To shift back to the low-brow for a moment, I noticed that Ben is also making a call to keep the sarong theorem archive growing. I have to admit that this is a nice picture of Ben, and math ed content is welcome, too.

I recently bought Danica McKellar's new book, Math Doesn't Suck, for my daughter. This book has already been the subject of much discussion on the web and I won't try to add anything here. But I've been looking without much luck for a comprehensible explanation of the research paper she co-authored, "Percolation and Gibbs states multiplicity for ferromagnetic Ashkin-Teller models on Z2". So, I was delighted to see that Terry Tao has done just that in his blog entry "Math Doesn't Suck", and the Chayes-McKellar-Winn theorem. Tao gives both a high-level and a fairly detailed explanation of what the theorem means, and also provides some recollections about Danica's time as a student.

Finally, we close the mathematicians' portion of our program with Greg Muller at The Everything Seminar railing against the bad math behind a classic gambling scheme that's "guaranteed" to pay off, in Infinite Series vs. Reason. Specifically, if you are, say, flipping a coin to determine whether you win a bet, and you double your wager after each round, then you're bound to come out ahead at some point, right? What could possibly go wrong?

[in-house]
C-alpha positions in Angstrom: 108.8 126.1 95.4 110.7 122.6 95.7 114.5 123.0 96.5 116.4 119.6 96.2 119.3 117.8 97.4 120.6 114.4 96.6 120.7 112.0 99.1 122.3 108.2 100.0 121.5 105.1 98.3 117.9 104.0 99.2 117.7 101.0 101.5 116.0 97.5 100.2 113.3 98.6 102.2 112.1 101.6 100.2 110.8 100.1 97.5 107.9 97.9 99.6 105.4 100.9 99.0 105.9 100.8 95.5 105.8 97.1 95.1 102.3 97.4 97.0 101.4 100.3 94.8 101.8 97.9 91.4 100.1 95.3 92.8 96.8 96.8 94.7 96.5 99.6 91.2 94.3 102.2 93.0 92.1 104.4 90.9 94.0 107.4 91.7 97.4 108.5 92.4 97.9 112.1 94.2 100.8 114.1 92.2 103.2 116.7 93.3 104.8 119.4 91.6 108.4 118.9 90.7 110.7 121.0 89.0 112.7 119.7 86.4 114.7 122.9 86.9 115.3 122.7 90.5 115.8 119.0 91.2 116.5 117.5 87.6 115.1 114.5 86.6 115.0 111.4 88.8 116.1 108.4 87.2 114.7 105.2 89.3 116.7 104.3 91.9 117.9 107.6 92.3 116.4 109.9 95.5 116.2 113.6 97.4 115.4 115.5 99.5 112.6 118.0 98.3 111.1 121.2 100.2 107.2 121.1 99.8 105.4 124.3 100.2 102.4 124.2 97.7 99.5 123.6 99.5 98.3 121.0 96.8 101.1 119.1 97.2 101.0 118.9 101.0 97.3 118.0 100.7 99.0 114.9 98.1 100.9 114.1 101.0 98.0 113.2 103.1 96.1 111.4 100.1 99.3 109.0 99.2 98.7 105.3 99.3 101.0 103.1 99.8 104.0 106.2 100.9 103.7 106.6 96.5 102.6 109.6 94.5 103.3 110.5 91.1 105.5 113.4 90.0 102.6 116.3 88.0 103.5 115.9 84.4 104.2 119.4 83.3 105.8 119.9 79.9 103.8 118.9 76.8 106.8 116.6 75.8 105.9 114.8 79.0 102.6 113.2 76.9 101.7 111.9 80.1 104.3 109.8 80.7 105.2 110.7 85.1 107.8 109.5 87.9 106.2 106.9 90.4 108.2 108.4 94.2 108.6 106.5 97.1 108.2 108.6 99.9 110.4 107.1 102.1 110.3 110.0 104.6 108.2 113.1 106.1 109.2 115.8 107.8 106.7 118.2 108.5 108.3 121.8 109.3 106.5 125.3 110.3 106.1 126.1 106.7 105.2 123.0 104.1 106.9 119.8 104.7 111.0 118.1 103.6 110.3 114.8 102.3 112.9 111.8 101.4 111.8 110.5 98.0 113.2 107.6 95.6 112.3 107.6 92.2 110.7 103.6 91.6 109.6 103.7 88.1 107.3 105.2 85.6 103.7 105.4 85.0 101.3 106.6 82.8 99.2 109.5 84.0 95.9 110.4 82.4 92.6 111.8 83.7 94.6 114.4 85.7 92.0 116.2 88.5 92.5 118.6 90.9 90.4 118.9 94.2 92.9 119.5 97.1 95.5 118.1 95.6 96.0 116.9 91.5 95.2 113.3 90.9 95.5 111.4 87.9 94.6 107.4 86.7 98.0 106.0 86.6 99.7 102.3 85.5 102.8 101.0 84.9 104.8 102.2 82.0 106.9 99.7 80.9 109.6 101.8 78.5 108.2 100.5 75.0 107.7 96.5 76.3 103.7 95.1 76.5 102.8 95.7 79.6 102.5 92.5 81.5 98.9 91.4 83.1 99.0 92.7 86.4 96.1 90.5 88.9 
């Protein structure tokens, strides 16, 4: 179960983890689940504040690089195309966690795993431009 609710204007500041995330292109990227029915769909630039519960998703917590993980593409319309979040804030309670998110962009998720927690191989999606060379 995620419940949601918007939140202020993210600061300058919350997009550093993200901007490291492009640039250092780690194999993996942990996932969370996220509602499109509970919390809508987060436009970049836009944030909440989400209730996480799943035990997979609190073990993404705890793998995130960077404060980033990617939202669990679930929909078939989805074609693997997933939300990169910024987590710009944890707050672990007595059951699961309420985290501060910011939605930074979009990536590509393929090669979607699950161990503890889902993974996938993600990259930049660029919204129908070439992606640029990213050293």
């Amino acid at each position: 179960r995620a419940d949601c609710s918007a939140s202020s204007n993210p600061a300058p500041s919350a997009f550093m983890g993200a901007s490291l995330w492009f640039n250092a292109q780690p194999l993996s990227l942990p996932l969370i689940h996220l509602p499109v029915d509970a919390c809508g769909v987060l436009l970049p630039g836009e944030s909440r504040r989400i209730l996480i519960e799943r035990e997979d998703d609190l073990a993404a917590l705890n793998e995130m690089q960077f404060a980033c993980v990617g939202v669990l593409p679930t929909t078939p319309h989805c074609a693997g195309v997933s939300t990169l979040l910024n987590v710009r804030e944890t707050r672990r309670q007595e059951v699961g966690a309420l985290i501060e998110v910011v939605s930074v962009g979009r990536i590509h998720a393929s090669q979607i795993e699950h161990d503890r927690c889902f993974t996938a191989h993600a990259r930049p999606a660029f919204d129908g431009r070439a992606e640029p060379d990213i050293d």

The Ugly

Finally, we come to the computer science portion of our carnival...

...and there is nothing better to make the segue from bad math to ugly computer science than the following little brouhaha. Mathematician Neal Koblitz has an article in the September Notices of the AMS in which he criticizes the cryptographic community, and it evidently has many computer scientists up in arms. None of them felt compelled to submit their entries to the carnival, unfortunately; but being the lover of soap opera that I am, I will do the honors. Luca Trevisan at in theory writes about The Swift-Boating of Modern Cryptography, and it goes without saying that you must read the comments on this one. Lots of ugly trash-talking there, but no doubt Koblitz is a bad, bad, naughty mathematician who deserves it all.

On a more positive note, Julie Rehmeyer at the Science News blog MathTrek has a couple of entries timed just perfectly for this edition. (And Julie is being promoted from math to computer science as well!)

In Squashing Worms, Julie describes research by Microsoft theoretician Jennifer Chayes into how computer worms spread through the internet, in order to calculate which hosts should get patched first to best slow the spread. There may also be implications of this research for biological organisms, and Chayes plans to work with epidemiologists to gain a better understanding of this.